By Carly Fisher
I’ll start where it ended – a full standing ovation from the entire audience – sat in the round – at the Belvoir Street Upstairs Theatre. Last night was opening night for their latest show, Every Brilliant Thing, a one woman show starring Australian theatrical gem, Kate Mulvany, that chronicles the life of a young woman who has, although living in the shadows of her mother’s depression since age 7, found a way to focus her life on all the small things that often go overlooked but that make the world truly marvellous.
It is important to note that the show contains strong themes of suicide and depression and, as the theatre warns, this show is not appropriate for those who may find this triggering.
To me, this show is finally a piece of theatre unafraid to tackle these hefty themes with a lightness that in no way detracts from the severity of the themes, but instead makes them okay to talk about. Mulvany leads the audience through a story that has us laughing at her superb humour and comic timing throughout, but still allows us to walk away having learnt more about the darkness of depression and suicide and the impacts that it has on those around. No doubt, this show will not be for everyone as this approach may be divisive, however, at a time where there is such need to destigmatize these conversations on mental health and encourage people to reach out, this is a piece of theatre that warmly embraces the opportunity to encourage discussion.
As a young girl, Mulvany’s unnamed character was exposed to death only by the loss of her childhood pet prior to her mother’s first suicide attempt. Unsure of how to help, the young girl begins a list to number every brilliant thing she sees in the world in the hopes that this list will help lift the haze of depression that clouds her mother from being able to appreciate these small things. It starts simply. 1. Ice cream.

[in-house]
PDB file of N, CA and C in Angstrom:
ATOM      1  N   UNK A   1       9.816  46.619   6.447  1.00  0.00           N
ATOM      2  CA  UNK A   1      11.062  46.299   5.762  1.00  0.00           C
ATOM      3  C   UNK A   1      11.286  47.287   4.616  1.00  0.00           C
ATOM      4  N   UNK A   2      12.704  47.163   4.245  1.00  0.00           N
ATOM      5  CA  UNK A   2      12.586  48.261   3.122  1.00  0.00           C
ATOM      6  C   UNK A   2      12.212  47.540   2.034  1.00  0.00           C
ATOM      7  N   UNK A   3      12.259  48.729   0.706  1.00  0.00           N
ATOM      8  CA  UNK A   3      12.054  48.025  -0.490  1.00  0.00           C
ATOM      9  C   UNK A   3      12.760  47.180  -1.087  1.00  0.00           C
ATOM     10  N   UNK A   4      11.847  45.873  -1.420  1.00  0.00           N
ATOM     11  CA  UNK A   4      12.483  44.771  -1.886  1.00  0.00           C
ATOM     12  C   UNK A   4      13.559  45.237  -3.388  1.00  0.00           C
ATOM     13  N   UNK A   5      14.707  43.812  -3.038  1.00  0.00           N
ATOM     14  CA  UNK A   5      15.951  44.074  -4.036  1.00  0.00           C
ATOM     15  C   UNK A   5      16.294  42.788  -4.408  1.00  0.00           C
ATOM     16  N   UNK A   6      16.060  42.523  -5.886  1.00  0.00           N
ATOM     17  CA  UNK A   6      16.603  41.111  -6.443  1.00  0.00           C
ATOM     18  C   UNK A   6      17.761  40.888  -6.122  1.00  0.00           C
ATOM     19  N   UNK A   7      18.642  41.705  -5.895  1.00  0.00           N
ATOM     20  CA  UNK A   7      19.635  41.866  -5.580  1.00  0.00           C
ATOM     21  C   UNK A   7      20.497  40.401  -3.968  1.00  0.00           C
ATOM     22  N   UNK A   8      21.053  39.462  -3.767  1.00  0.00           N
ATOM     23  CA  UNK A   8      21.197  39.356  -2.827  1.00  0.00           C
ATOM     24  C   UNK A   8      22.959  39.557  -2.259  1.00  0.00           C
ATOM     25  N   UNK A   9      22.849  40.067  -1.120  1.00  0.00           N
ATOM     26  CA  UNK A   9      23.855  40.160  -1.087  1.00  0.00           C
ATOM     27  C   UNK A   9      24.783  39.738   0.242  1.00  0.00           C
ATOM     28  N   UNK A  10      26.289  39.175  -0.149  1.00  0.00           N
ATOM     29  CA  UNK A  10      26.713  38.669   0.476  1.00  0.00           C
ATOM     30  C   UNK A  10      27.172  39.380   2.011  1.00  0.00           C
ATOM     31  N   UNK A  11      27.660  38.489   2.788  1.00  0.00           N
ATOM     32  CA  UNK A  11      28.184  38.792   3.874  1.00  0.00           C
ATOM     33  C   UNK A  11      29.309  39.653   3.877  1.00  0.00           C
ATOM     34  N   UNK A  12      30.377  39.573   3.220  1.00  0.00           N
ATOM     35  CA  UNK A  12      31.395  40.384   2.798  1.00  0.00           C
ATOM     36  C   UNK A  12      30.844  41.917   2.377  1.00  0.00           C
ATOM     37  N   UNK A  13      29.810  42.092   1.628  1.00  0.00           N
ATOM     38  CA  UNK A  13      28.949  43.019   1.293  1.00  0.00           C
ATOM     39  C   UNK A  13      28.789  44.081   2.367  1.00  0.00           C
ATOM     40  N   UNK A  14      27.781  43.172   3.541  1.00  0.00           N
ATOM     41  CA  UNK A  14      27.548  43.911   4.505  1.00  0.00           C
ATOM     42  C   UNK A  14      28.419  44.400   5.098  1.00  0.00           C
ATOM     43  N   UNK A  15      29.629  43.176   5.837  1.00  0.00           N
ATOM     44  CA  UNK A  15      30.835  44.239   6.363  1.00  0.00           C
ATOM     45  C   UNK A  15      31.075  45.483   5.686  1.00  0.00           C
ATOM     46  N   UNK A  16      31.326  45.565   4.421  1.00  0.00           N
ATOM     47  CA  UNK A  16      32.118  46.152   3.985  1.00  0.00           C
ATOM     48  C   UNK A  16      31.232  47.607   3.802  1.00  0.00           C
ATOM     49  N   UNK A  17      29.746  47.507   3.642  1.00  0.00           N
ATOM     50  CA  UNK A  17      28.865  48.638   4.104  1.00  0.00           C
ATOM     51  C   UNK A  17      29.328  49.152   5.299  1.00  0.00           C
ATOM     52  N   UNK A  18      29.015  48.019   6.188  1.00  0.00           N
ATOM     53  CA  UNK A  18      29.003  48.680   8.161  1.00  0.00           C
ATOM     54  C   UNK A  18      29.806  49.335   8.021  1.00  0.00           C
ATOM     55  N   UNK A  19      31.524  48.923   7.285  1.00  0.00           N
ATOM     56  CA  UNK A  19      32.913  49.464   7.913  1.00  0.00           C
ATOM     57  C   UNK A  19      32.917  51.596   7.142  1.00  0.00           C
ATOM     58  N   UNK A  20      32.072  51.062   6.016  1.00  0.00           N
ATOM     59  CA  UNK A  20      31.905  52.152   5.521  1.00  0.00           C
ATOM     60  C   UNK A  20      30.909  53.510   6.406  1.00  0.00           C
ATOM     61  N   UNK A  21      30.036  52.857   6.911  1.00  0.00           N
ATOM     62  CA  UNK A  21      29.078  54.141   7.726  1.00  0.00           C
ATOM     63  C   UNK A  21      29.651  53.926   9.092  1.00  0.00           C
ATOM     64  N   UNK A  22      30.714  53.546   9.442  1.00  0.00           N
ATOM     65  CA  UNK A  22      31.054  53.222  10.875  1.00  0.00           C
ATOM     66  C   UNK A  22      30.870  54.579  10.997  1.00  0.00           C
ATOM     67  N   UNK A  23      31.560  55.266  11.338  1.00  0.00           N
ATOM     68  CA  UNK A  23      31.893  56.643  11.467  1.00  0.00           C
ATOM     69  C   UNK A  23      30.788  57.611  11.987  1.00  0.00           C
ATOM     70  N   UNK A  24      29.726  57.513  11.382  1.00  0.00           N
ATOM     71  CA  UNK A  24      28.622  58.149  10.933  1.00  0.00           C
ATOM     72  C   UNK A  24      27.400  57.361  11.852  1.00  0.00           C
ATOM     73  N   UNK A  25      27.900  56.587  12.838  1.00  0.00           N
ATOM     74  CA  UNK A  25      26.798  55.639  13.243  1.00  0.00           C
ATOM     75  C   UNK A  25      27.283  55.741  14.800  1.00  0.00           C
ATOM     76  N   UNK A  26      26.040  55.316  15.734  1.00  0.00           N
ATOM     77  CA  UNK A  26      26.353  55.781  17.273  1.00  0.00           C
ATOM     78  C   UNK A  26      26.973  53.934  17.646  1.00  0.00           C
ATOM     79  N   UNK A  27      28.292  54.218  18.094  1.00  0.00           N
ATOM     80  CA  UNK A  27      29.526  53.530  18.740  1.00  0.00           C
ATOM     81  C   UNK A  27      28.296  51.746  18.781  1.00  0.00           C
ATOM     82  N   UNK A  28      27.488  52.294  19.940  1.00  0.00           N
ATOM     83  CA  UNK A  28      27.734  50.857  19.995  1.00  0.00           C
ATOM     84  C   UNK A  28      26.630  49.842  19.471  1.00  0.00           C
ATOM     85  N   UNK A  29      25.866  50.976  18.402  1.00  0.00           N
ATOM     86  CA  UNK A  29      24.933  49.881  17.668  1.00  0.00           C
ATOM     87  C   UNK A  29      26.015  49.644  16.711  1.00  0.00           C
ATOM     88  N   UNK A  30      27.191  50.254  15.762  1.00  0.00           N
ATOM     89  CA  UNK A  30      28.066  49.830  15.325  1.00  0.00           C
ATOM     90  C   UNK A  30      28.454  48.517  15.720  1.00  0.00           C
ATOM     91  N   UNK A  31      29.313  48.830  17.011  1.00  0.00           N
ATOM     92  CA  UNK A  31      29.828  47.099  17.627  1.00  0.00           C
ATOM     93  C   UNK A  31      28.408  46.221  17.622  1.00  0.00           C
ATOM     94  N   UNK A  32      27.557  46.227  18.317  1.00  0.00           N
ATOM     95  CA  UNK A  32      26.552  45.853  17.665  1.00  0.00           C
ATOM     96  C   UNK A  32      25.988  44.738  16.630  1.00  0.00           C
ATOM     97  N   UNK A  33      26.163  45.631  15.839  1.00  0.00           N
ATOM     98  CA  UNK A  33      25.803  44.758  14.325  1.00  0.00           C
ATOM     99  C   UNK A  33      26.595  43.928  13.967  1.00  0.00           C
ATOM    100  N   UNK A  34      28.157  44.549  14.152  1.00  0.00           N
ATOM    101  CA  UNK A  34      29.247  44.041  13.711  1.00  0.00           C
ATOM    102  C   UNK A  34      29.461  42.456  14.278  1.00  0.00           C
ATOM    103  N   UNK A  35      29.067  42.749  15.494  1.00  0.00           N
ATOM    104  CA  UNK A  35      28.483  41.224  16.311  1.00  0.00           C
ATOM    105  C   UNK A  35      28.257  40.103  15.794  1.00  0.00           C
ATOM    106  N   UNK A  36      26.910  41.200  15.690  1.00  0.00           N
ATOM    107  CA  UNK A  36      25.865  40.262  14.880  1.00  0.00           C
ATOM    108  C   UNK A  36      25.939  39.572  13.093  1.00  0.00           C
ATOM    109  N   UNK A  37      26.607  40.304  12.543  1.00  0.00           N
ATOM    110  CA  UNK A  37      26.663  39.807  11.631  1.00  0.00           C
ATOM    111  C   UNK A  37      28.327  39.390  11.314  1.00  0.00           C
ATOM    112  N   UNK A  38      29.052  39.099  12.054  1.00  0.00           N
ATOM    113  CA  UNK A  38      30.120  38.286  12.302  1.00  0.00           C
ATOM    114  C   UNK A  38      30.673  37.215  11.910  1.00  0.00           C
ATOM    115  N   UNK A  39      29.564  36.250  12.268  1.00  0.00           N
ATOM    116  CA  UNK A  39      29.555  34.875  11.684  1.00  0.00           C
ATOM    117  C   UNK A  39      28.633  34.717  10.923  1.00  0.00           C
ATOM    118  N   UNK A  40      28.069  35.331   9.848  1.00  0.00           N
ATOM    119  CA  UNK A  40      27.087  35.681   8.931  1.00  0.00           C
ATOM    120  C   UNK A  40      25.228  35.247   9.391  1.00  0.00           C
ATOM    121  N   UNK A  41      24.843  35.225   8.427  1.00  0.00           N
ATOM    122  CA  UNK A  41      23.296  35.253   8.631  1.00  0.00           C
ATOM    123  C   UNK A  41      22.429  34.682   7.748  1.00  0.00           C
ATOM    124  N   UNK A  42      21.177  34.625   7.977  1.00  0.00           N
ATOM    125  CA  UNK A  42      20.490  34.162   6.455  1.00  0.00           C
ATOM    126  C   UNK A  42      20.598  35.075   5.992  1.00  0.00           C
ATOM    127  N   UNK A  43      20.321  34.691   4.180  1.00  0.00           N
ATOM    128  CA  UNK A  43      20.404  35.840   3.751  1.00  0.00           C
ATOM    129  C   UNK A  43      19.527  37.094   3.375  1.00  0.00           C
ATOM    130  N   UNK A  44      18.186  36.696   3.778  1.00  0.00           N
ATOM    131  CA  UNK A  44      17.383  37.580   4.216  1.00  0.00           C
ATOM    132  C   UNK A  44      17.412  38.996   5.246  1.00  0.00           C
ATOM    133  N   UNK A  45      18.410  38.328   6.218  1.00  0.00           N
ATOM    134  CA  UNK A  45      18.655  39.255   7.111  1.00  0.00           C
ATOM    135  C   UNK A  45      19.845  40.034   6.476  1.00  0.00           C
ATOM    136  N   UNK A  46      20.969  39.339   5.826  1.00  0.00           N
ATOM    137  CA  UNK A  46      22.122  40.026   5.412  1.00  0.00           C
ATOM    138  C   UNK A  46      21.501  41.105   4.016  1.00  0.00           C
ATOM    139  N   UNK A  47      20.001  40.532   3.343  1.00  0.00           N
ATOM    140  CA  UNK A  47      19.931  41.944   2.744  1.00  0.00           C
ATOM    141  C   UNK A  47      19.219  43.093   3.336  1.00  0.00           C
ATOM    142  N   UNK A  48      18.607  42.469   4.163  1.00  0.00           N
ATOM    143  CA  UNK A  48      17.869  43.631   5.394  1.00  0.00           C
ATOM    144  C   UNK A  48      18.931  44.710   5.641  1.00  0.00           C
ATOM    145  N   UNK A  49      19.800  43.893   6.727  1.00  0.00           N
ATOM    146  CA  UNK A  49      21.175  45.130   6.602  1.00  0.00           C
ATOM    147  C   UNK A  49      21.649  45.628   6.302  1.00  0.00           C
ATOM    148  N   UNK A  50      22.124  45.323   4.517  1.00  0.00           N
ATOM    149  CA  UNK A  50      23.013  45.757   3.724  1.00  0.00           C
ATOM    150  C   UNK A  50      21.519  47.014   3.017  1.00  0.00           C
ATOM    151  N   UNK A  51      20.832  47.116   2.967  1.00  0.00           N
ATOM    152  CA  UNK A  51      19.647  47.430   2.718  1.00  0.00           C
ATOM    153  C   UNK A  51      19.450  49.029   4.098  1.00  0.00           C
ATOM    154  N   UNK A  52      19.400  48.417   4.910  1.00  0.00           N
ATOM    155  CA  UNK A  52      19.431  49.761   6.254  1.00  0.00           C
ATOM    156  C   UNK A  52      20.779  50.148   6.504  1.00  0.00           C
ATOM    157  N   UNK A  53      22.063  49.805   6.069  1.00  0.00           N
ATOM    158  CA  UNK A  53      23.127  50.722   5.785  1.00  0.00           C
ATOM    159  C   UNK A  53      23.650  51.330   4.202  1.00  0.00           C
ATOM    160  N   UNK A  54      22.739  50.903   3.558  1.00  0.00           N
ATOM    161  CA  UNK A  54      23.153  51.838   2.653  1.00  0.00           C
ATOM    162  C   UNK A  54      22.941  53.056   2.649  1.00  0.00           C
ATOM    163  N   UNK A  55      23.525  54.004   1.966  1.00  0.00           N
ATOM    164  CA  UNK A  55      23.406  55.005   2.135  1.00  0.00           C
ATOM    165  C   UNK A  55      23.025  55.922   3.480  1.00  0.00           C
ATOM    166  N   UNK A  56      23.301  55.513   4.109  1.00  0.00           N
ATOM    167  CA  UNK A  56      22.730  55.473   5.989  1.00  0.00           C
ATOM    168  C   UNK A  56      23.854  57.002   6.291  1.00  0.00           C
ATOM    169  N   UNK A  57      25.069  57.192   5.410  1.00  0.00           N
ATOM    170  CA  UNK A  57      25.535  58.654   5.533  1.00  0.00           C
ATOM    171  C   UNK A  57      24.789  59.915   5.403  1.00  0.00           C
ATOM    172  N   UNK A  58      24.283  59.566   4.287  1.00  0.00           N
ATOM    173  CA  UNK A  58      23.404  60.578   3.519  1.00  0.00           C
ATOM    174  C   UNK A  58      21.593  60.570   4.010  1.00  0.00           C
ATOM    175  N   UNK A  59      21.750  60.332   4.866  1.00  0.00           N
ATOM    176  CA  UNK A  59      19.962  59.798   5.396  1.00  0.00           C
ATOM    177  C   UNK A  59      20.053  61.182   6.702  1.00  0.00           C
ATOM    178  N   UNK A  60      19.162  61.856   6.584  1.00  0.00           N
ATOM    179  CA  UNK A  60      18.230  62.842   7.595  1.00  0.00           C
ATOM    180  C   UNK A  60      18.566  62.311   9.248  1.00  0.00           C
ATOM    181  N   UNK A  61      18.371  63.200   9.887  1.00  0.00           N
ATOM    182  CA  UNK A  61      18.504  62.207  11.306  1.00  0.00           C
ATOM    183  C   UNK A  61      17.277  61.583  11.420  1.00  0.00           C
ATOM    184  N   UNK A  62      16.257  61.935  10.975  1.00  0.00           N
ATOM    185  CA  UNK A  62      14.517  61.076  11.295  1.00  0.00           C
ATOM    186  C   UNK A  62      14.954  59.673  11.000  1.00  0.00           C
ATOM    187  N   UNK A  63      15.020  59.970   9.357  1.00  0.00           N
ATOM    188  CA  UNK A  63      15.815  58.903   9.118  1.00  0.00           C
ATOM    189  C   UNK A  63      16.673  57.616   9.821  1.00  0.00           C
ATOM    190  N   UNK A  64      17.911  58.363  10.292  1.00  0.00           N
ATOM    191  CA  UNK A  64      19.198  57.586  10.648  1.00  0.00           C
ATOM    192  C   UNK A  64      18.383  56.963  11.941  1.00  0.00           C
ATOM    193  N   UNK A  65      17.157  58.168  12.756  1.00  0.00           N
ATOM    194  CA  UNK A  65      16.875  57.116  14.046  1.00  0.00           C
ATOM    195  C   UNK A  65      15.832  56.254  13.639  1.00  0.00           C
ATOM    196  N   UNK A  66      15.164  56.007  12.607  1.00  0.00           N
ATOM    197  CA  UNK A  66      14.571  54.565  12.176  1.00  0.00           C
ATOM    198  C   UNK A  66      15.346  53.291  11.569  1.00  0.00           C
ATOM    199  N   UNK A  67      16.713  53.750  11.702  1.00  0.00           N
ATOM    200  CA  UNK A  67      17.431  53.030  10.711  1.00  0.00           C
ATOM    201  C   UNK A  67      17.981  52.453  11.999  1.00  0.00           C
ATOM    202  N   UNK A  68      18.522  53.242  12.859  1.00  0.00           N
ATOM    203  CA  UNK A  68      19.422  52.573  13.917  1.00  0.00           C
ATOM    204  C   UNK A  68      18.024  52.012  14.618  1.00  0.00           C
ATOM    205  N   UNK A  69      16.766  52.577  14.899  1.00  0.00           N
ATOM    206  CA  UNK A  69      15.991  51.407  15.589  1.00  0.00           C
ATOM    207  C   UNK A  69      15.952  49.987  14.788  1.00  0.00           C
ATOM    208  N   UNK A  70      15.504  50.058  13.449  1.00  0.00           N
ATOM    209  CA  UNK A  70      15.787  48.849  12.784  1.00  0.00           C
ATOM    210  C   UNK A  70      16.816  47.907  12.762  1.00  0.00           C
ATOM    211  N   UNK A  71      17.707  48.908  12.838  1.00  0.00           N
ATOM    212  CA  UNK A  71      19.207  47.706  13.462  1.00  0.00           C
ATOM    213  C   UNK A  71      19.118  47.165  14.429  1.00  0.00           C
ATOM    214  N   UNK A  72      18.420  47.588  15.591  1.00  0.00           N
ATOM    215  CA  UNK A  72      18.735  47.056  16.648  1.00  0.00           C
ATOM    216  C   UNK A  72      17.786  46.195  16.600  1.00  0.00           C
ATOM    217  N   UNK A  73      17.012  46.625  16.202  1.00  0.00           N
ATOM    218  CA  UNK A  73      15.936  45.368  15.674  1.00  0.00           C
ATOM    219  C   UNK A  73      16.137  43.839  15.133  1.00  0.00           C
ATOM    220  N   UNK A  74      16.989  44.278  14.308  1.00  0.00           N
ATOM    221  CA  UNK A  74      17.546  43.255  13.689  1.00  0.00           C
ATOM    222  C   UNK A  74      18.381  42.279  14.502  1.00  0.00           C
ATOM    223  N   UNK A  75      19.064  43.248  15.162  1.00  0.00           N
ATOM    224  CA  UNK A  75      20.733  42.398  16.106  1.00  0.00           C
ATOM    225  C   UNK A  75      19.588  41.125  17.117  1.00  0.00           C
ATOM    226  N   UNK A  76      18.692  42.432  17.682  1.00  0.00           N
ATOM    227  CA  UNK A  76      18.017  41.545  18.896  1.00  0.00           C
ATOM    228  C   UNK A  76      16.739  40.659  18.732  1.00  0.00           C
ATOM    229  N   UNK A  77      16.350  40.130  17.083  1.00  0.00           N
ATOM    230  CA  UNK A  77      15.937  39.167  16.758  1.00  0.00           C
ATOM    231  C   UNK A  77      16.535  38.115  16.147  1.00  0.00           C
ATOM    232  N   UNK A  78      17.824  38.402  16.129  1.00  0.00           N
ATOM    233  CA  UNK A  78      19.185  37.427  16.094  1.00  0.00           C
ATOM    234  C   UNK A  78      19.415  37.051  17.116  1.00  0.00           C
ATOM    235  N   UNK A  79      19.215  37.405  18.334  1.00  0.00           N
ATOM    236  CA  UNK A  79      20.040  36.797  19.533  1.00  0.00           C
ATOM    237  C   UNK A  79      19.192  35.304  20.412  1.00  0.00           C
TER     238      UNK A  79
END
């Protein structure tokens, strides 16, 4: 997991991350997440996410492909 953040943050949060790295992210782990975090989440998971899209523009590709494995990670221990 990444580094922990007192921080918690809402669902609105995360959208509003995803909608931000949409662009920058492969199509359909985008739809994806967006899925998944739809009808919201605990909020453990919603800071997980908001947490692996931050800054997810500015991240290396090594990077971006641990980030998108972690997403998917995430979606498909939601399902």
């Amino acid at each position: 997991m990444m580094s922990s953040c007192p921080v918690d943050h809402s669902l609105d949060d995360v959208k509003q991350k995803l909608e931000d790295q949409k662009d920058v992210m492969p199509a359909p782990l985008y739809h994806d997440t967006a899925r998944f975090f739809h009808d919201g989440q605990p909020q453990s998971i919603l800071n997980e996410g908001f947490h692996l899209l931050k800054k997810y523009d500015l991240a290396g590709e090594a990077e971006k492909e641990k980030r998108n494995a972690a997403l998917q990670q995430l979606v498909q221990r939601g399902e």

The list is something that she picks up and puts down throughout her life. Initially determined to hit 1000, we see by the end how far and wide the list has truly grown. As she grows we see how detailed these list entries become and as such, we watch her develop, learn, succeed and fail. We track her life through the list entries and the stories she shares throughout.
Performed in the round, this performance relies heavily on Mulvany’s great ability to engage an audience, and the refined skilfulness of Kate Champion and Steve Rodgers’ direction. With lots of audience interaction, this skilful master of the stage warmly approaches the audience and guides them through their own starring moments. There are few lighting changes – the house lights are up throughout and Mulvany makes use of the entire theatre as her stage. Grabbing props from the audience, as well as a few off stage items that she brings into this world, there is no set, just Mulvany and her highly attentive audience. Music clips make up the soundscape of this production, although when Mulvany sings herself, the importance of this music is so much more relevant.
For a show with heavy themes, this production is surprisingly light and entertaining. That is not to say however that important messages are not covered and Mulvany’s reading of the journalistic guidelines on how to cover a suicide is a list of things that I believe we all should hear. Her character’s advice is simple, ‘don’t do it,’ she pleads, and her bringing up of the gender-assumptions around suicide I think is a conversation that we need to see more of.
Duncan Macmillan hasn’t provided a hard-hitting script, but he hasn’t intended to either. He has done something much more beneficial with his platform as an artist, he has called on us as the audience to take over the hard-hitting aspects by walking out of the theatre and talking about it more. Talk about suicide, talk about depression and also talk about the things that make this world the amazing place that it really is. Macmillan reminds us never to over look the simple things that make life brilliant.
Photo Credit: Brett Boardman
All opinions and thoughts expressed within reviews on Theatre Travels are those of the writer and not of the company at large.